8. Mr. Chawla's contention is that the circumstances of the case being within section 11A of the Act, and as power under that provision cannot be exercised because of the bar of limitation, the Commissioner is resorting to the device of purporting to exercise power of suo motu revision to avoid the bar of limitation. Such a contention is disputed by the counsel for the appellant-department. The question to be decided is whether the power exercised by the Commissioner could have been exercised under section 11A, that is to say, is section 11A of the Act applicable to the present case. If so, exercise of revisional power is forbidden. But if not, then the Commissioner's order passed in revision is valid land must be upheld.

9. Now, it will be seen that there was no omission or concealment of the turnover at the time when the original assessment took place. The position really was that as the rate was the same, the assessed made a statement before the assessing authority which is reproduced in the revisional order that it makes no difference whether the tax is paid under the local Act or the Central Sales Tax Act. As a matter of fact, the revisional order notices that the assessed had shown the impugned sales as taxable under both the Acts. The Sales Tax Officer took the view that this transaction was outside the State and tax livable under the Central Act and gave deductions under the local Act. However, the assessed seemed, for reasons best known to him, to have gone back on his earlier stand and challenged the liability of tax under the Central Act. This plea succeeded in appeal and it was held that sales tax was chargeable under the local Act and not the Central Act. So, an anomalous problem emerged. The assessing authority held rates to be taxable under the Central Act - so no tax was paid under the local Act. The appellate authority held rates not taxable under Central Act - the result that the assessed gets relief both under the local and Central Acts - a situation not even contemplated by the assessed. Without doubt the transactions had to be liable for tax either under the local or Central Act. A situation was obviously created in which the intervention of the Commissioner was inevitable and that is why the notice for revision under section 20(3) was given by the Commissioner. It is apparent that the present case is not a case where any turnover had escaped assessment or had been under-assessed and any subsequent information after the assessment had come in possession of the Commissioner and that was the basis of the revisional order. Here were two orders which came to the notice of the Commissioner, one passed by the assessing authority by which the transaction in question had been treated as liable to tax under the Central Act. The Appellate Assistant Commissioner, however, took a contrary view that the transaction in question was not liable to pay tax under the Central Act, but under the local Act. The Commissioner as superior authority had the discretion to decide whatever, to revise the order of the assessing authority which had given the deductions under section 5(2)(a)(v) of the local Act, on the ground that the liability for tax fell under the Central Sales Tax Act or to revise the order of the Assistant Commissioner who had held that the transaction was liable to tax under the local Act. The Commissioner, it is clear, agreed with the view of the Appellate Assistant Commissioner that the transaction in question was rightly held to be not liable to tax under the Central Sales Tax Act and thereforee no question of revising the order arose. He, thereforee, proposed to revise the order of the assessing authority which had held that the transaction in question was liable to tax under the Central Act. This was then not a case which would fall under section 11A of the Act not being a case of either any escaped assessment or under-assessment, It was rather a case where the assessing authority had considered the transactions taxable under the Central Act, which view was held to be erroneous by the Commissioner. Mr. Chawla referred to Maharaj Kumar Kamal Singh v. Commissioner of Income-tax, Bihar and Orissa : [1959]35ITR1(SC) . In our view that authority is of no assistance to him. It is no doubt true that it was held in that case that the information under section 34(1)(b) of the Income-tax Act, 1922 [which was broadly couched in the same language as section 11(a) of the local Act], would include knowledge even on a state of law and that it would be open to the Income-tax Officer to proceed under the said section, if the information about the true and correct state of law came to his notice after the assessment had been made. In that case the Income-tax Officer in pursuance of the direction by the Appellate Tribunal exempted from income-tax the interest on arrears of rent payable in respect of agricultural land in view of the decision of the Patna High Court. Subsequent to the assessment that decision of the Patna High Court was set aside by the Privy Council and it was held that the interest on arrears of rent payable in respect of agriculture is not agricultural income and, thereforee, is liable to be taxed under the Income-tax Act. It was in these circumstances that the Income-tax Officer issued notice under section 34 of the Income-tax Act. The Supreme Court held that the word 'information' would include information as to the true and correct state of law and so would cover information as to relevant judicial decisions, and if in consequence of this information the Income-tax Officer has reason to believe that the income has been assessed at too low a rate it would be open to him to issue notice to him under section 34(1)(b) of the Act. A detailed review of the law on the subject was made in Kalyanji Mavji and Co. v. Commissioner of Income-tax : [1976]102ITR287(SC) and a number of propositions were laid down in that case. Though no doubt it was reiterated that the word 'information' in section 34 would include information as to the correct state of law, at the same time it was emphasised that the information must be derived from an external source of any kind, though the said information may be obtained even from the record of the original assessment or investigation on the material on record or the facts disclosed thereby or from other enquiry or research into facts of law, but where the Income-tax Officer gets no subsequent information but merely proceeds to reopen the original assessment without any facts or without any enquiry which form the part of the assessment, section 34(1)(b) of the Act would not be applicable. Applying that case to the present case can it be said that the assessing authority could have issued notice under section 11A of the Act so as to reopen the assessment made by him in which he had given the deduction and treated the transaction as liable to tax under the Central Act. The answer is no. If he was to do so his action would be open to challenge on the ground that he was merely revising his own earlier order which he was not competent to do so. Mr. Chawla bad urged that the decision of the Appellate Assistant Commissioner was information on a point of law and thereforee section 11A of the local Act would be applicable. We cannot agree. When the courts have held that the subsequent information would include a decision on a question of law it naturally includes a decision by a competent superior authority from the one which had taken the decision earlier. The Commissioner who is an authority also to issue notice under section 11A of the Act cannot obviously be said to be receiving subsequent 'information' in the sense of coming to know as to what is the correct law. It is patent that a decision given by the Appellate Assistant Commissioner who is a subordinate authority cannot be given that status vis-a-vis the Commissioner. As a matter of fact under law it was open to the Commissioner to revise the order of the Appellate Assistant Commissioner if he was of the opinion that the decision of Appellate Assistant Commissioner was wrong and that the transaction was liable to tax under the Central Act. The fact was that the Commissioner agreed with the Appellate Assistant Commissioner that the transaction in question was liable to tax under the local Act, he inevitably felt the necessity of revising the order of the assessing authority which had taken the view that the transactions in question were liable to tax under the Central Act. The only power permissible to seek to nullify the order of the assessing authority was under section 20(3) of the local Act. In this connection reference may also be made to the Division Bench of this Court in Sales Tax Commissioner v. Harbans Motor Stores [1976] 37 S.T.C. 67 where it was held, 'where information regarding certain turnover, which was not charged to tax, was already in the records and the assessing authority and the Commissioner knew about it, and there being no subsequent external information, applicability of section 11A of the Act does not arise to reassess the dealer on that turnover'. In the present case the notice clearly states that chargeability of the turnover is based on the material already on the record which was before the assessing authority. The only thing that has happened is that the Commissioner is of the view that the decision of the assessing authority that the turnover was liable to tax under the Central Act is erroneous and needs correction. To such a situation, provisions of section 20(3) of the local Act alone would be applicable. In that view of the matter, we would allow the appeal and set aside the order of the learned single Judge and dismiss the writ petition. There will be no order as to costs.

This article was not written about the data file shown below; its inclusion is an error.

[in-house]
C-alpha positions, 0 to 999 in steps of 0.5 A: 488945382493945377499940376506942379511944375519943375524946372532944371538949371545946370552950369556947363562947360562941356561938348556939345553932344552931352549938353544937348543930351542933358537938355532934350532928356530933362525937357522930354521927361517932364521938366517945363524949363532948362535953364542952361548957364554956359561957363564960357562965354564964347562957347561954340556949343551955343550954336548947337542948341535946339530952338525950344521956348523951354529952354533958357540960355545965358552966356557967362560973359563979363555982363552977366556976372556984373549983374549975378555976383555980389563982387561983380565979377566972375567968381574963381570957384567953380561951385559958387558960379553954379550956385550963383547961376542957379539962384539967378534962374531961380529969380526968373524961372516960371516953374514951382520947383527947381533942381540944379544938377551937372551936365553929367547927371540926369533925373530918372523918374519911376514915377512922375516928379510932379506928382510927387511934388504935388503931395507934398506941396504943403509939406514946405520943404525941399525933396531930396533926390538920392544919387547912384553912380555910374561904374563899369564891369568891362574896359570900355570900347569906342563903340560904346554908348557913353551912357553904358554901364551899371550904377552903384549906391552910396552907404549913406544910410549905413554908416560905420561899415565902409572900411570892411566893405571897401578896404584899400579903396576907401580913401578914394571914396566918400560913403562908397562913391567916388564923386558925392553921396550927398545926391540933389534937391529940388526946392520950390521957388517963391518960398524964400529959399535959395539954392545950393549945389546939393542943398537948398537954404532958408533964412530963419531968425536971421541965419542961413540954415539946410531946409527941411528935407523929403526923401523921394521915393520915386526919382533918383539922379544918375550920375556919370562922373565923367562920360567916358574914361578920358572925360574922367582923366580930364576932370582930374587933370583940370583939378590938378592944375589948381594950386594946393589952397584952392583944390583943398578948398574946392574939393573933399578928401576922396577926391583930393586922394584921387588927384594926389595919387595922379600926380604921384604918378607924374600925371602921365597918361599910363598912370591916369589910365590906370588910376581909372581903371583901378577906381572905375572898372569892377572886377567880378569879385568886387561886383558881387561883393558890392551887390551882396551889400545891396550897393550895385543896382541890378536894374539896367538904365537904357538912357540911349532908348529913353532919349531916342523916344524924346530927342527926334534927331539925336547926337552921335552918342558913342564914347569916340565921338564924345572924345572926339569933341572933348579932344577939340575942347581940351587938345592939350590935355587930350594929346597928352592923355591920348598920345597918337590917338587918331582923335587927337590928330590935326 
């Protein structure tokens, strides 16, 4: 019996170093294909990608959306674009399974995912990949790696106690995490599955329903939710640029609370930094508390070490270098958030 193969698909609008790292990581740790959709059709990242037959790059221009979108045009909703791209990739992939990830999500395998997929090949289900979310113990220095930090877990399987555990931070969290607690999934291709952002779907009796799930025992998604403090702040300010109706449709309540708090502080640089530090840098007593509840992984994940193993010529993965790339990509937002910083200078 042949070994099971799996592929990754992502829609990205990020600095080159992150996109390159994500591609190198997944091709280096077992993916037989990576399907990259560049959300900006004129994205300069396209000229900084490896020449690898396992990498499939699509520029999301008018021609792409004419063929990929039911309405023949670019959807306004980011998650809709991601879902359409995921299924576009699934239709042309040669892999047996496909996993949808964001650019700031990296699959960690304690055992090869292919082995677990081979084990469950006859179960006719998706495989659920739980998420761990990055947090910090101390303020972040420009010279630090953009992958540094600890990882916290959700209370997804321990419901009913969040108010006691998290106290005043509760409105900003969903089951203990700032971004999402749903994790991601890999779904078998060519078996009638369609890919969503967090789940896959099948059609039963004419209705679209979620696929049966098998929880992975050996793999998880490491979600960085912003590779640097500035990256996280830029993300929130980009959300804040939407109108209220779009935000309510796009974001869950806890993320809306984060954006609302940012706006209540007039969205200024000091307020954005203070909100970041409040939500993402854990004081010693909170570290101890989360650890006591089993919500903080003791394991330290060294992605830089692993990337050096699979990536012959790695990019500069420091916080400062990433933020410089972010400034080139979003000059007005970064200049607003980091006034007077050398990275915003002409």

10. Appeal allowed.